Between the spectrum of active and passive funds, there is one option that attempts to offer the best of both worlds. These are factor-based Indices and funds (or ETFs).
So what exactly is unique about these?
Intelligent allocation of stocks
Smart-beta Funds (or Factor-based funds) invest in the stocks of a chosen index, but their allocation to each share is based on one or several different factors instead of just the market capitalization.
The idea is pretty simple. These Smart-Beta Funds use an existing index and alter the stock allocations and choices within, based on one or more factors. The idea is to try and generate returns better than the base Index. In a way, these indices try to combine both the methods of investing – active and passive
Here are few examples of Single-Factor indices:
Nifty Alpha 50: Tracks the performance of the top-50 stocks by alpha every year.
Nifty 100 Low-Volatility 30: Tracks the performance of 30 stocks (in the Nifty 100) that have the lowest volatility every year.
Nifty 200 Quality 30: Tracks the performance of 30 stocks (in the Nifty 200) chosen based on quality scores such as ROE and Debt/Equity Ratio, every year.
Then, there are Multi-Factor indices that combine multiple factors to pick and assign weights to stocks in their portfolios. Some of these indices are Nifty Alpha Low-Volatility 30, Nifty Quality Low-Volatility 30, Nifty Alpha Quality Low-Volatility 30 and Nifty Alpha Quality Value Low-Volatility 30.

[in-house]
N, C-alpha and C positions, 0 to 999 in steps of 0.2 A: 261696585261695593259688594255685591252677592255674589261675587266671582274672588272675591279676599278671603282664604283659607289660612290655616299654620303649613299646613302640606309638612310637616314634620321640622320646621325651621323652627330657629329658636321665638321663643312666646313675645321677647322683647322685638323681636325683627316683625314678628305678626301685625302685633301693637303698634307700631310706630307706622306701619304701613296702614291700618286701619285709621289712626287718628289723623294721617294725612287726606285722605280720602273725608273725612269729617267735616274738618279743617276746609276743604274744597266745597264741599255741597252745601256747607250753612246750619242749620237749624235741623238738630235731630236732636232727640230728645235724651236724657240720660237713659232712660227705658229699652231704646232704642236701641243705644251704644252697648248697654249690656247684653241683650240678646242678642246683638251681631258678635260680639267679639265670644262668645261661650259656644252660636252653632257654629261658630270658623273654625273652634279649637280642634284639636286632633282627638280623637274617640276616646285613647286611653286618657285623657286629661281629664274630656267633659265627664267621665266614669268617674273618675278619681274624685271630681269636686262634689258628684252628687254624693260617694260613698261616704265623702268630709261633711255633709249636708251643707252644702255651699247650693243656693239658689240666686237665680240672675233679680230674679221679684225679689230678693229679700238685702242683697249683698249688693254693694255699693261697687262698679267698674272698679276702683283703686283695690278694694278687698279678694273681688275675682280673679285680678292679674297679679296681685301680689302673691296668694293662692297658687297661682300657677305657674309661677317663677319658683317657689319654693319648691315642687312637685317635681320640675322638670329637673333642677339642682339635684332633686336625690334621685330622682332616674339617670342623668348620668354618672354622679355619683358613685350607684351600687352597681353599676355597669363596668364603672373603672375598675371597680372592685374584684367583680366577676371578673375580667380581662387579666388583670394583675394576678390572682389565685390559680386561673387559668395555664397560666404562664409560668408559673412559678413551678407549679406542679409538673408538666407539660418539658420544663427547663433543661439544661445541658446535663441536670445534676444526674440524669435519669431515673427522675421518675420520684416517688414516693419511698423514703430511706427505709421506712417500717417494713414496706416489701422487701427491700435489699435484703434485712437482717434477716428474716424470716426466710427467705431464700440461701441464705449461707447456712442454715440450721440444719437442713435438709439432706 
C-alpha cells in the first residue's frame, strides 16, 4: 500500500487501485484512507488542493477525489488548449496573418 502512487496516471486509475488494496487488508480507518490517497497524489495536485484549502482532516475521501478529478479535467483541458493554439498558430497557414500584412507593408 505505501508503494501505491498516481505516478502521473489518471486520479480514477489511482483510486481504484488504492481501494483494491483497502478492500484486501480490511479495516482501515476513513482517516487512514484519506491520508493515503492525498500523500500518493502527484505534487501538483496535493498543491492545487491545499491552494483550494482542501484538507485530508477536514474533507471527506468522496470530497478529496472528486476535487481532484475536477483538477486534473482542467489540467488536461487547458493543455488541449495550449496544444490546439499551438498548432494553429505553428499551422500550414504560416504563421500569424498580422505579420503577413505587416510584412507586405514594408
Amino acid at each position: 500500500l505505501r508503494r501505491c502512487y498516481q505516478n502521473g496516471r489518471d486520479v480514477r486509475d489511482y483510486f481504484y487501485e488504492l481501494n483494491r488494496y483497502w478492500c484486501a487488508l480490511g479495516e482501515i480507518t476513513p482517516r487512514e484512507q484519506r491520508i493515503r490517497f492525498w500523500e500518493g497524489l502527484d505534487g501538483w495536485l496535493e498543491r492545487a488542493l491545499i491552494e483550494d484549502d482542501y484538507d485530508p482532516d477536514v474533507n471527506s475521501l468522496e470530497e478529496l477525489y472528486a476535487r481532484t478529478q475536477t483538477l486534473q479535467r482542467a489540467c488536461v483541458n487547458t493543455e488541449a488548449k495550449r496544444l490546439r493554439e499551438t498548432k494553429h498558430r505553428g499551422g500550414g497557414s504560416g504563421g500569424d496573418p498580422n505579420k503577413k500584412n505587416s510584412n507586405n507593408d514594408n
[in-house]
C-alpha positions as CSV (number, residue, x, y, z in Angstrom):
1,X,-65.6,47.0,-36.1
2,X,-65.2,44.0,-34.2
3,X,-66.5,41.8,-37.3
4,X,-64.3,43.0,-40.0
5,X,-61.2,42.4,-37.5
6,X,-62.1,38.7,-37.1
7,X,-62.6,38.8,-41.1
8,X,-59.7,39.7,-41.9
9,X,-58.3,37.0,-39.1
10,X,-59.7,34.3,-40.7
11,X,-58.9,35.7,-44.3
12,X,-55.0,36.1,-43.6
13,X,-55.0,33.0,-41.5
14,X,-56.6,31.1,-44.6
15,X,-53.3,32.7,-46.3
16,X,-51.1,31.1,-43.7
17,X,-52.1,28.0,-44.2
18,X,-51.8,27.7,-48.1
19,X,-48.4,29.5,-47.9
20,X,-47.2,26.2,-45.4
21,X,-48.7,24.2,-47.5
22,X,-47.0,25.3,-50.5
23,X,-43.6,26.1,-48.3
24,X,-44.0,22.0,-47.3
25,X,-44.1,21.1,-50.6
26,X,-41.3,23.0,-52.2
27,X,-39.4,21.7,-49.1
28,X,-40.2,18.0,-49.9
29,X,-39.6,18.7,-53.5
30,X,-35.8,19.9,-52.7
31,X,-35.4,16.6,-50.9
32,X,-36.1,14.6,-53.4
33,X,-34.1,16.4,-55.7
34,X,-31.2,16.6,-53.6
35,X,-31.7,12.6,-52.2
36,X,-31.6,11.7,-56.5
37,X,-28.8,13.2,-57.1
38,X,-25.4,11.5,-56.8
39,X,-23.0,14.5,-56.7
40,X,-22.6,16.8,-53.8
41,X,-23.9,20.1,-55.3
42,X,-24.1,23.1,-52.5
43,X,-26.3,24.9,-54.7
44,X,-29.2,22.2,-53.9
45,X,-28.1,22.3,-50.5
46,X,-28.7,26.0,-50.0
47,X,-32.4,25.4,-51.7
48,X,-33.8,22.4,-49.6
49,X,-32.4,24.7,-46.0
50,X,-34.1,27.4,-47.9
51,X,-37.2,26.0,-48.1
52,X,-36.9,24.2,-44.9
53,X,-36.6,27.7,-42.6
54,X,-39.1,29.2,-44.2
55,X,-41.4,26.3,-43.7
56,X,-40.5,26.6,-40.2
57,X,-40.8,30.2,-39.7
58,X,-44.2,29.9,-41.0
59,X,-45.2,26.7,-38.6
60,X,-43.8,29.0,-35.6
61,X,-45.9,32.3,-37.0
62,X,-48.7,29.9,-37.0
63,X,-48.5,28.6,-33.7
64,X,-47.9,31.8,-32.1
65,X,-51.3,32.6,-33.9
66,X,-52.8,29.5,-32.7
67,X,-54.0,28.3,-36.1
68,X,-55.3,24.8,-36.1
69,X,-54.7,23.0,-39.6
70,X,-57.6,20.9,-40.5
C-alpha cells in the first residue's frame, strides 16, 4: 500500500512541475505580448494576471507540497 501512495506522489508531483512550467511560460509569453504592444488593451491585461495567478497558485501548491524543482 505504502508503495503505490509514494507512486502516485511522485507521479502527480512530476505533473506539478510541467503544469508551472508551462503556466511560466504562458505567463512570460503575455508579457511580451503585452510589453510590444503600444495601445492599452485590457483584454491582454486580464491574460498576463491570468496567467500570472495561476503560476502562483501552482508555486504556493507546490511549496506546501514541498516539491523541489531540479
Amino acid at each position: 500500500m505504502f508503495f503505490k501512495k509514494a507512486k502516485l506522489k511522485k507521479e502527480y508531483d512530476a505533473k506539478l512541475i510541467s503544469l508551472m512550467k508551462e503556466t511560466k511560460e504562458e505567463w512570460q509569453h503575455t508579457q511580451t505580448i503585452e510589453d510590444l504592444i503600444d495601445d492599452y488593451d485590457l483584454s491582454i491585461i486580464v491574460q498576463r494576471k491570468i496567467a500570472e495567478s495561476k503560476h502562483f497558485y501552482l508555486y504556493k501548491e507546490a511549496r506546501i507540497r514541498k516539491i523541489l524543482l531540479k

If you look at back-tested historical (and not actual past) data, then it does seem as though these strategies have an upper hand when compared to plain-vanilla indexing. But it’s not the fault of indexing per se, because indexing is never done to beat the market. It’s just done to be (like) the market. Isn’t it?
More criteria, greater risks
But remember that there is no free lunch. If you expect any additional return from these strategic index-based funds, then remember that they do come with higher expected risk. That said, if you want to get more than index returns, then you can’t rely on indexing alone. You can go with active funds or these new multi-factor funds.
Should you invest in these Factor strategies / indices / funds?
My view here is pretty simple. Most investors who wish to take exposure to large-cap stocks can do so via large-cap index funds (that track Nifty or Sensex or Nifty Next 50 indices). For the rest of the portfolio, they can look at active fund categories like flexi-cap funds, large-&-mid-cap funds, mid-cap funds, etc.
Remember, these strategic funds and indices don’t have a lot of history (and an actual track record and not just back-tested theoretical data) as they are a recent phenomenon. These are still very early days. So, if you do want to invest, then don’t bet big. Dip your toes first and see how this does. Backtesting can prove anything. But the reality in future might be different. And no strategy works all the time. One or multiple factors can underperform for a long time. So if you have to, then consider these only as a sort of portfolio diversifier or a component in your satellite portfolio.
If your portfolio is already sufficiently diversified across multiple funds, then you can skip these smart funds for time being.
For somewhat sophisticated investors who do understand the nuances of factor-based investing, combining these smart funds with large-cap index funds can be considered for the large-cap side of their equity portfolio.
Irrespective of the fund you invest in, you should be careful about investing the right SIP amount for your goals like you are about new funds that you can pick to get higher returns.
Don’t get too adventurous and invest a major chunk in new concepts. Stick to tried and tested, well-proven ideas when investing. To explore and learn new ideas and see if they suit you and your portfolio; start small if you have to.